Denis Bakhvalov

Memory Profiling Part 1. Introduction

Categories: performance analysis

12 Feb 2024

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I wrote this blog series for the second edition of my book titled “Performance Analysis and Tuning on Modern CPUs”. It is open-sourced on Github: perf-book. The book primarily targets mainstream C and C++ developers who want to learn low-level performance engineering, but devs in other languages may also find some useful information.

After you read this write-up, let me know which parts you find useful/boring/complicated, and which parts need better explanation? Send me suggestions about the tools that I use and if you know better ones.

Tell me what you think in the comments or send me an email, which you can find here. Also, you’re welcome to write your suggestions in Github, here is the corresponding pull request.

Please keep in mind that it is an excerpt from the book, so some phrases may sound too formal.

P.S. If you’d rather read this in the form of a PDF document, you can download it here.

Memory Profiling Introduction

In this series of blog posts, you will learn how to collect high-level information about a program’s interaction with memory. This process is usually called memory profiling. Memory profiling helps you understand how an application uses memory over time and helps you build the right mental model of a program’s behavior. Here are some questions it can answer:

  • What is a program’s total memory consumption and how it changes over time?
  • Where and when does a program make heap allocations?
  • What are the code places with the largest amount of allocated memory?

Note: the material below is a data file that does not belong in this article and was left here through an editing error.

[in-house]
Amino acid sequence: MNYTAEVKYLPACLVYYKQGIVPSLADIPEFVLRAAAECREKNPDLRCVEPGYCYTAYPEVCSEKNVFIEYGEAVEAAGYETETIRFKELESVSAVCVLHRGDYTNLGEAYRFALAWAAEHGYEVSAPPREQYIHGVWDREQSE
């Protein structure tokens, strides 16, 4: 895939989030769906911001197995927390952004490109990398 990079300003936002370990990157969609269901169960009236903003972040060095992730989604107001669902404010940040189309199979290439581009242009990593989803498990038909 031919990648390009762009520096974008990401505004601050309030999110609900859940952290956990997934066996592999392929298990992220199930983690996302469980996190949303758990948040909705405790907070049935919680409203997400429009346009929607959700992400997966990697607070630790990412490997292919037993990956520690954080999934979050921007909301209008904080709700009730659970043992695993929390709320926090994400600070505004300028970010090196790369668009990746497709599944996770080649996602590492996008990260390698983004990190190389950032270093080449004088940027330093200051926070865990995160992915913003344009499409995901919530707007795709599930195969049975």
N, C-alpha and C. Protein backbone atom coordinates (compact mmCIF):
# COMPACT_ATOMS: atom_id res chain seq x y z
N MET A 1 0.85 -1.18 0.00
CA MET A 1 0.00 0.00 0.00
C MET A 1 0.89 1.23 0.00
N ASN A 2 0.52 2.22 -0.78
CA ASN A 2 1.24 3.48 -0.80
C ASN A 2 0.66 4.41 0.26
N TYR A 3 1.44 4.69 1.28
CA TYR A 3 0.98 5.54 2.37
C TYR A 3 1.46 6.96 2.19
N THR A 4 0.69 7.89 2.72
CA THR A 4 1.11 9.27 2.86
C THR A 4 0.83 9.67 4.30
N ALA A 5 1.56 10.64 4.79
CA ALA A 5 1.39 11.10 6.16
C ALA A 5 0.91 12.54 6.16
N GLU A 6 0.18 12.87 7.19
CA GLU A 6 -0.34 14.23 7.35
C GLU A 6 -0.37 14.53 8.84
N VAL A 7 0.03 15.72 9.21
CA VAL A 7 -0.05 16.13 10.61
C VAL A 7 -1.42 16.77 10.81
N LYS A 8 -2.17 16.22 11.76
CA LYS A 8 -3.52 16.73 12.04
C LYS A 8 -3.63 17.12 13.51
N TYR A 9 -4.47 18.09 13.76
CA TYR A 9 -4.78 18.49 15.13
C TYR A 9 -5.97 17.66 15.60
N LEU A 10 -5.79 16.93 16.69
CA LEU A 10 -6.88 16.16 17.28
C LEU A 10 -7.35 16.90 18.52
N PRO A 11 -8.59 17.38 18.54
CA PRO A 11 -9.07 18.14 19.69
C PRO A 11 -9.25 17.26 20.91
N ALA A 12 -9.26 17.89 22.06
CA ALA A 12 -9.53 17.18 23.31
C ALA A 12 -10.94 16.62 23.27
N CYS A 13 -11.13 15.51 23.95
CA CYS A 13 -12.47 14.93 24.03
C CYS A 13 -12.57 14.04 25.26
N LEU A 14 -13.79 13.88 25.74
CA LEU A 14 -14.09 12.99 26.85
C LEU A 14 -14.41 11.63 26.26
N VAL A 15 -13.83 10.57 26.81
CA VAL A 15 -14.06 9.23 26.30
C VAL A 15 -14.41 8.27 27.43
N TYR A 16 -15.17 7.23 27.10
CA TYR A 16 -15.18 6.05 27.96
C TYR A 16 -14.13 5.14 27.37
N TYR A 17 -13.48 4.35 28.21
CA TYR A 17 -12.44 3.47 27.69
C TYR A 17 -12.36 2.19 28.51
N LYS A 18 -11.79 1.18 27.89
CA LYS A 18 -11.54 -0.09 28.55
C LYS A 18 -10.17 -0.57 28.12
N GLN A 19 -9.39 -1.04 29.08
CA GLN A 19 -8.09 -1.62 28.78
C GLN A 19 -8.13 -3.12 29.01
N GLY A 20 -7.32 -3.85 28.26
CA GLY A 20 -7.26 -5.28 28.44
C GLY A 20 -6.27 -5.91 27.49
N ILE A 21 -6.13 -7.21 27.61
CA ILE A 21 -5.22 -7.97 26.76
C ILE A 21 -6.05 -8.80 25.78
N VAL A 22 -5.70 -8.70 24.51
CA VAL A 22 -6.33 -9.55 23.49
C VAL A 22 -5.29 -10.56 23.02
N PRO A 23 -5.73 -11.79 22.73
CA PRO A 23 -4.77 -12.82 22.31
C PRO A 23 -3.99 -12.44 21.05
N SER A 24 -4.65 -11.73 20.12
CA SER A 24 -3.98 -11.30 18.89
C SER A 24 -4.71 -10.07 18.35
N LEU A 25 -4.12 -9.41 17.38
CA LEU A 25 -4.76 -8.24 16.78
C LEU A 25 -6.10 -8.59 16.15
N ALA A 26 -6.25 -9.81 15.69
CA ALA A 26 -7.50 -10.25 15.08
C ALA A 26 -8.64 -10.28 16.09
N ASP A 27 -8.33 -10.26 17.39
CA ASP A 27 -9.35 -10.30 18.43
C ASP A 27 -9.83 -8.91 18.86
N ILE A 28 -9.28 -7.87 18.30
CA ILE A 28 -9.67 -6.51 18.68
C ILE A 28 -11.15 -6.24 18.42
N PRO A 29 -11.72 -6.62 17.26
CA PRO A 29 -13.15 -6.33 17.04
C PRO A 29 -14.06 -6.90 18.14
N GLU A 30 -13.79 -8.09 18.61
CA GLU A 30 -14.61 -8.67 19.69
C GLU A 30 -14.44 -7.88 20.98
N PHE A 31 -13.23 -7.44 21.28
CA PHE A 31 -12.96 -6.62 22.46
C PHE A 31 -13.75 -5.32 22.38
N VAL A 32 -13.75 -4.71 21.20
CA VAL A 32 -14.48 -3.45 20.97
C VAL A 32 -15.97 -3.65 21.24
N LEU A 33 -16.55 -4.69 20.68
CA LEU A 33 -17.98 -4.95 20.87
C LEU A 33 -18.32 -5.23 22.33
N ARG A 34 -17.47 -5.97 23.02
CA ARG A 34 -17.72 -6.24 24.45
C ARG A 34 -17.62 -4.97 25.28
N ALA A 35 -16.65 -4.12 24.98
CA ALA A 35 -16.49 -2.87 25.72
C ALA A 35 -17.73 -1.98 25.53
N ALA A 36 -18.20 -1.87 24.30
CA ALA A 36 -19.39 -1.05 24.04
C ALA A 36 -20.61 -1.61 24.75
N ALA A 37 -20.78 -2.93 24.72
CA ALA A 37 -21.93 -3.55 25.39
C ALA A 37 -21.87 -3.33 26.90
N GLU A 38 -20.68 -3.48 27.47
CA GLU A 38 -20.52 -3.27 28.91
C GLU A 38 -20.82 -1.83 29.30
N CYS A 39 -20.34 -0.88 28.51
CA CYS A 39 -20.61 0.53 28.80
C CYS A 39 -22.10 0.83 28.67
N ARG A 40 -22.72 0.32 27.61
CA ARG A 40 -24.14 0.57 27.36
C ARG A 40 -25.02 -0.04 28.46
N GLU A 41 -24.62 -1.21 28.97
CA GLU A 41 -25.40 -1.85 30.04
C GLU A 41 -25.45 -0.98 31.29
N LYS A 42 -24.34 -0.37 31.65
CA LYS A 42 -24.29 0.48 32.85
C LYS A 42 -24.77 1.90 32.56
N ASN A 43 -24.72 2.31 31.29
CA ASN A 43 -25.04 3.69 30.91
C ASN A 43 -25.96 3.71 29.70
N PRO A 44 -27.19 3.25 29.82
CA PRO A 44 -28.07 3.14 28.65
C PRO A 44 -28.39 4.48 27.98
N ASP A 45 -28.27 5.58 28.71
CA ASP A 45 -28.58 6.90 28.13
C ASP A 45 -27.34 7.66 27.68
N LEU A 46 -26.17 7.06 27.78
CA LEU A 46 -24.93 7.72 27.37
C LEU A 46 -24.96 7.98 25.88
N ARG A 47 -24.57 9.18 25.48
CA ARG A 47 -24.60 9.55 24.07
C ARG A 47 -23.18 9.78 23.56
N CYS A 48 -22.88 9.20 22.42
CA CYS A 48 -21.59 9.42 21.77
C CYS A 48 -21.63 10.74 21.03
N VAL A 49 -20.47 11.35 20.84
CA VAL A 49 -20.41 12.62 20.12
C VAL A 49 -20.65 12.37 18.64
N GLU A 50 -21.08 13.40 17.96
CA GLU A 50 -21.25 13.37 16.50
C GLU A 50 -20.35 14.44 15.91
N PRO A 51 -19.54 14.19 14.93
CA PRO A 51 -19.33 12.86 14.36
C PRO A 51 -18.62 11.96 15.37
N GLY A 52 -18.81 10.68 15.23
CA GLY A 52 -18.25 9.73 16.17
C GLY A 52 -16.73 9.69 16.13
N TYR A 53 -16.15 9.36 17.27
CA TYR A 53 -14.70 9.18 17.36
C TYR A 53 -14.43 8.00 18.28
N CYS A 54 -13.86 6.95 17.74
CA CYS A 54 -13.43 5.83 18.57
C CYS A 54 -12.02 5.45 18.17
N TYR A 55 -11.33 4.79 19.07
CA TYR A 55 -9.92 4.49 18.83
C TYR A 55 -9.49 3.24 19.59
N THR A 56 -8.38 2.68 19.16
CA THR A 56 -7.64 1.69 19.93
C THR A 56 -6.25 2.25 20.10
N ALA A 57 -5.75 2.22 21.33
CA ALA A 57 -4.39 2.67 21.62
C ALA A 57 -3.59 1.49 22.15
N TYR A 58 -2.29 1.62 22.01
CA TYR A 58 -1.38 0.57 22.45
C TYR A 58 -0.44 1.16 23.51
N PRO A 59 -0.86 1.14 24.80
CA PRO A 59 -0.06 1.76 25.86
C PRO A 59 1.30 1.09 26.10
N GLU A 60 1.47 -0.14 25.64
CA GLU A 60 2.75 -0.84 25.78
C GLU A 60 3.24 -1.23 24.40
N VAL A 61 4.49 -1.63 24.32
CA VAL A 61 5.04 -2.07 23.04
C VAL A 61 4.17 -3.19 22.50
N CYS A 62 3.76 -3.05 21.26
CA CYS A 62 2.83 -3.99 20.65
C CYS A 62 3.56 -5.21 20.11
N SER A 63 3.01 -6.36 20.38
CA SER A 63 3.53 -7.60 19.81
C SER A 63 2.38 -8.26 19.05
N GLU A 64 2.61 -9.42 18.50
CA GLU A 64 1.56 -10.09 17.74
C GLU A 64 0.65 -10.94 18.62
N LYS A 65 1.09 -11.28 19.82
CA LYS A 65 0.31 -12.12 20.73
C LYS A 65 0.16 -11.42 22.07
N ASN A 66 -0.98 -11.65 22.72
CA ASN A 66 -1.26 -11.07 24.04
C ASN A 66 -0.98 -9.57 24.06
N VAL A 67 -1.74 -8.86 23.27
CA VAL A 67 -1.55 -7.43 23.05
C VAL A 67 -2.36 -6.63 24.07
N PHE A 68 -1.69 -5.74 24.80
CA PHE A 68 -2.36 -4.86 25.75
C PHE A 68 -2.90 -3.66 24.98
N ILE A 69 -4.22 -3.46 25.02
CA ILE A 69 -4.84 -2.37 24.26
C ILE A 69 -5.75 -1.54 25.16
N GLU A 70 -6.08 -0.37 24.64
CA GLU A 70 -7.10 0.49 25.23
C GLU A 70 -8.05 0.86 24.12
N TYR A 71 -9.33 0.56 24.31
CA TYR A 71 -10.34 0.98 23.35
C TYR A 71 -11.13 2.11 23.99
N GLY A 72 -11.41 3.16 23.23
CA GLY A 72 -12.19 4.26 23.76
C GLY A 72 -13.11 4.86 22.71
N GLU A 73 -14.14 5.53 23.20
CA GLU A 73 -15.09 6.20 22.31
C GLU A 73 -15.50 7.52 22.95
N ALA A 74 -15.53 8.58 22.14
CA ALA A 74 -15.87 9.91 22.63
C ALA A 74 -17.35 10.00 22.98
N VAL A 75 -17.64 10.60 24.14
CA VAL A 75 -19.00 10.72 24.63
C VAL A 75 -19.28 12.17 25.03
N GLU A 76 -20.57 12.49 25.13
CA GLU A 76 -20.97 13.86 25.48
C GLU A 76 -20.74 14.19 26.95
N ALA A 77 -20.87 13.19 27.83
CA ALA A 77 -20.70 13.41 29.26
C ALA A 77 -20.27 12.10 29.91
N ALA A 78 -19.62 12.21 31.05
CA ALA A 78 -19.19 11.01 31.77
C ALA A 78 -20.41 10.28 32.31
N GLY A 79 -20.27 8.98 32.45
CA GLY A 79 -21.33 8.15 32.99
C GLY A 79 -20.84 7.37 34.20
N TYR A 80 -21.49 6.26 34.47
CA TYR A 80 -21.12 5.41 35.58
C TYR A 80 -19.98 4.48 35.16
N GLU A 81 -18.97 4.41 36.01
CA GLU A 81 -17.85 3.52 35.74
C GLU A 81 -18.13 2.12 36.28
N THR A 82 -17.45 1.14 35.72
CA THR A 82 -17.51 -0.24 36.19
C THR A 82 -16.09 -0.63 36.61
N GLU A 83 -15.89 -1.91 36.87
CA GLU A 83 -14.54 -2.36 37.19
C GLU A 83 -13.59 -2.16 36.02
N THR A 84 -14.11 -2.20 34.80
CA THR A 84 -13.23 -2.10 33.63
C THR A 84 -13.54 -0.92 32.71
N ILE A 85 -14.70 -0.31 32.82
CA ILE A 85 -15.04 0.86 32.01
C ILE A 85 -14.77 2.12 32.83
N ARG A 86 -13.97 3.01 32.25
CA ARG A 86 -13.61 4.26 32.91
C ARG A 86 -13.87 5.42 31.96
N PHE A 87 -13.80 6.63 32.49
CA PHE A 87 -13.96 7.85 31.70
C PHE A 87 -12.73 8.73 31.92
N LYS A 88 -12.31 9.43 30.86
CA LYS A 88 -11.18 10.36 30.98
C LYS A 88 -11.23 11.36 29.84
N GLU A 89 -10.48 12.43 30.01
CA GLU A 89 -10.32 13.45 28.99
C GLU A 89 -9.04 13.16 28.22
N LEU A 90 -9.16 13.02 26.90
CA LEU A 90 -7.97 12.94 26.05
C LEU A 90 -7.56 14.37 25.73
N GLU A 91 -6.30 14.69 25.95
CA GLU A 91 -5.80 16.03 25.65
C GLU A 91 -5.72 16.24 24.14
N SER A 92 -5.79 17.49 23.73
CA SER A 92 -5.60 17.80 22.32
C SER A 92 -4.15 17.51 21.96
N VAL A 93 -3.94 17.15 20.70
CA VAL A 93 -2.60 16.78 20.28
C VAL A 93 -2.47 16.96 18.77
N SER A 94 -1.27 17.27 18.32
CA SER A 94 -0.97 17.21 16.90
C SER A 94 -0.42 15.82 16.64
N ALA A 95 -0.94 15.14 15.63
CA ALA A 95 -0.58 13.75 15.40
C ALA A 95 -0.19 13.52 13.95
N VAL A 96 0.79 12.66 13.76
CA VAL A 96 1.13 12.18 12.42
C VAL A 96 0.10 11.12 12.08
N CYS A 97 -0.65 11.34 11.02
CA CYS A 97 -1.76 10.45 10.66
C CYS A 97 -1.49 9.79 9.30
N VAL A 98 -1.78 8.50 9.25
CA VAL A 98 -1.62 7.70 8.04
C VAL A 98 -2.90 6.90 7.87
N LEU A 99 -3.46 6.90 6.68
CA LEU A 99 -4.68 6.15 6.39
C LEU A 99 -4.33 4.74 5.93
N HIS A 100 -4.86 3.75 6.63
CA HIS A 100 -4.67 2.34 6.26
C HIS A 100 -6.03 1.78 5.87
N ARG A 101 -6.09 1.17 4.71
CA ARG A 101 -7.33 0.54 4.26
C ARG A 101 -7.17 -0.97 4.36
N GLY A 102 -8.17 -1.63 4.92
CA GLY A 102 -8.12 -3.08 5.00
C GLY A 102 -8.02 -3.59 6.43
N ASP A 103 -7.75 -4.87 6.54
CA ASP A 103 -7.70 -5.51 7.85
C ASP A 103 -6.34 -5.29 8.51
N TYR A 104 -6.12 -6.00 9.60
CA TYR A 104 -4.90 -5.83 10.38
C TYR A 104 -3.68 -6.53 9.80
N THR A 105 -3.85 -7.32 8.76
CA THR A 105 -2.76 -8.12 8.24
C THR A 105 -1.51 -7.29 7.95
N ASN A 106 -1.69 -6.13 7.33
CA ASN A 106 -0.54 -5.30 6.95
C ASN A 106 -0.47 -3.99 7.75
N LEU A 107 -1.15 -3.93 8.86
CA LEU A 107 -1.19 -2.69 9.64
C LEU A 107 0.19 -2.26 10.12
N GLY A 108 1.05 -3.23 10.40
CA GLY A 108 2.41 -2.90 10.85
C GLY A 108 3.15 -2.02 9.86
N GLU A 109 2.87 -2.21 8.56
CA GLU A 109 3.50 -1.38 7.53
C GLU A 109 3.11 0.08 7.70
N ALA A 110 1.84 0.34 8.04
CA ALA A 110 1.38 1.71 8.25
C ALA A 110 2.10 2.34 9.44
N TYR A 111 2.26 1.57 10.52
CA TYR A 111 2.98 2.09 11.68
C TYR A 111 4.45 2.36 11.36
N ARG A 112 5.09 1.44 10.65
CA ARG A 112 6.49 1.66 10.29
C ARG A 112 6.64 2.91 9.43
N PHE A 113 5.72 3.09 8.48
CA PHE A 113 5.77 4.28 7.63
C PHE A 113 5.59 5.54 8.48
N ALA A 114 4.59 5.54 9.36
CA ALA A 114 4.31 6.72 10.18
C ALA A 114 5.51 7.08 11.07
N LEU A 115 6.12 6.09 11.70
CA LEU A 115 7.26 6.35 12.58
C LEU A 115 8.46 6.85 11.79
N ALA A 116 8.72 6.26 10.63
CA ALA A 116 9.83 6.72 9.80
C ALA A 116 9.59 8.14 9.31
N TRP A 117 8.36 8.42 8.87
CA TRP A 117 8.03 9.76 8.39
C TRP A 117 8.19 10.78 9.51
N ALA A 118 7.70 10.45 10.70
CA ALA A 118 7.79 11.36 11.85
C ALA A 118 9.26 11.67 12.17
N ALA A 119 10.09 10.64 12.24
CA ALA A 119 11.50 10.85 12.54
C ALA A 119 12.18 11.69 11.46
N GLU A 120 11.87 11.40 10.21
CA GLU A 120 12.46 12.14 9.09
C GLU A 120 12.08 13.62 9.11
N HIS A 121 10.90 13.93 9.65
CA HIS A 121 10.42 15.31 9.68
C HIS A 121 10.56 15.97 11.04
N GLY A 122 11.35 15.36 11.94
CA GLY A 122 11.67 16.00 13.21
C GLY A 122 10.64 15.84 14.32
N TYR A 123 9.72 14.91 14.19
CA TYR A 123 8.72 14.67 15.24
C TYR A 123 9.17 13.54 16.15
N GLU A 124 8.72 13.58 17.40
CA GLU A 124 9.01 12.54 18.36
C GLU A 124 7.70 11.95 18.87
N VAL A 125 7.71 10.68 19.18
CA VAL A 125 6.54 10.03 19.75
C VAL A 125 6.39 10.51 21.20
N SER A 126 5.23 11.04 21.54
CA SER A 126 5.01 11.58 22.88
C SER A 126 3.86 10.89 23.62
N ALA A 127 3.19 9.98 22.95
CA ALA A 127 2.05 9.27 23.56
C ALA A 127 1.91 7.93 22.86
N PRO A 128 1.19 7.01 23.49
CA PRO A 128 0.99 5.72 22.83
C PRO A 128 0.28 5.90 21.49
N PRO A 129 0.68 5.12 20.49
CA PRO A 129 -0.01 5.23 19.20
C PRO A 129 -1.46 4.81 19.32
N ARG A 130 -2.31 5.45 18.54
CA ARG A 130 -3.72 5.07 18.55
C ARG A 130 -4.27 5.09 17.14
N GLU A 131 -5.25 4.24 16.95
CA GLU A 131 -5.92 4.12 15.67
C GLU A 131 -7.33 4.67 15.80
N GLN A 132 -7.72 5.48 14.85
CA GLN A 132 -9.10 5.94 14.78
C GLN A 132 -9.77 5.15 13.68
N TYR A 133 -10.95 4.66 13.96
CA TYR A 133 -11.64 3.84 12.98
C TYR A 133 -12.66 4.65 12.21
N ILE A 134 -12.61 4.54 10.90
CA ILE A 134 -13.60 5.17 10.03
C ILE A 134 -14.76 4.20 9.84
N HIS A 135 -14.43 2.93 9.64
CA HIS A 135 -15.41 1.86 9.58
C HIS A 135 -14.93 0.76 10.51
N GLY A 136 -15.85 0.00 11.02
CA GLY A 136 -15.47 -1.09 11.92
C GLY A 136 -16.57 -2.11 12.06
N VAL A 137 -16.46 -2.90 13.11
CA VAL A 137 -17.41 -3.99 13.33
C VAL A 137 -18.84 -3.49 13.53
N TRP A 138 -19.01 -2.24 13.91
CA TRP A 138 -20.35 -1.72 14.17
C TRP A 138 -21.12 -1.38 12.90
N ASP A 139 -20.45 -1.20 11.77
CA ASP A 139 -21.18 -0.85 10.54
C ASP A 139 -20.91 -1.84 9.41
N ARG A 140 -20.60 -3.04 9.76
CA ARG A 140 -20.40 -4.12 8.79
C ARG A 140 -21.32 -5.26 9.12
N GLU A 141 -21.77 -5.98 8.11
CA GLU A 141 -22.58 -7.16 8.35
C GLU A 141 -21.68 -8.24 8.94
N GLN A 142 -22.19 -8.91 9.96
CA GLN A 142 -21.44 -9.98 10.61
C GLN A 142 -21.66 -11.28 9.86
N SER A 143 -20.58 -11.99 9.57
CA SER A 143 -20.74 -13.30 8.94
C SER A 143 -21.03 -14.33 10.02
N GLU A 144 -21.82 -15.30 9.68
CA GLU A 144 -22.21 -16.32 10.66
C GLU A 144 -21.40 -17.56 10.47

• How much memory a program accesses every second?

When developers talk about memory consumption, they implicitly mean heap usage. Heap is, in fact, the biggest memory consumer in most applications as it accommodates all dynamically allocated objects. But heap is not the only memory consumer. For completeness, let’s mention others:

  • Stack: Memory used by frame stacks in an application. Each thread inside an application gets its own stack memory space. Usually, the stack size is only a few MB, and the application will crash if it exceeds the limit. The total stack memory consumption is proportional to the number of threads running in the system.
  • Code: Memory that is used to store the code (instructions) of an application and its libraries. In most cases, it doesn’t contribute much to the memory consumption but there are exceptions. For example, the Clang C++ compiler and Chrome browser have large codebases and tens of MB code sections in their binaries.

Next, we will introduce the terms memory usage and memory footprint and see how to profile both.

Memory Usage and Footprint

Memory usage is frequently described by Virtual Memory Size (VSZ) and Resident Set Size (RSS). VSZ includes all memory that a process can access, e.g., stack, heap, the memory used to encode instructions of an executable, and instructions from linked shared libraries, including the memory that is swapped out to disk. On the other hand, RSS measures how much memory allocated to a process resides in RAM. Thus, RSS does not include memory that is swapped out or was never touched yet by that process. Also, RSS does not include memory from shared libraries that were not loaded to memory.

Consider an example. Process A has 200K of stack and heap allocations of which 100K resides in the main memory, the rest is swapped out or unused. It has a 500K binary, from which only 400K was touched. Process A is linked against 2500K of shared libraries and has only loaded 1000K in the main memory.

VSZ: 200K + 500K + 2500K = 3200K
RSS: 100K + 400K + 1000K = 1500K

An example of visualizing the memory usage and footprint of a hypothetical program is shown in Figure 1. The intention here is not to examine statistics of a particular program, but rather to set the framework for analyzing memory profiles. Later in this chapter, we will examine a few tools that let us collect such information.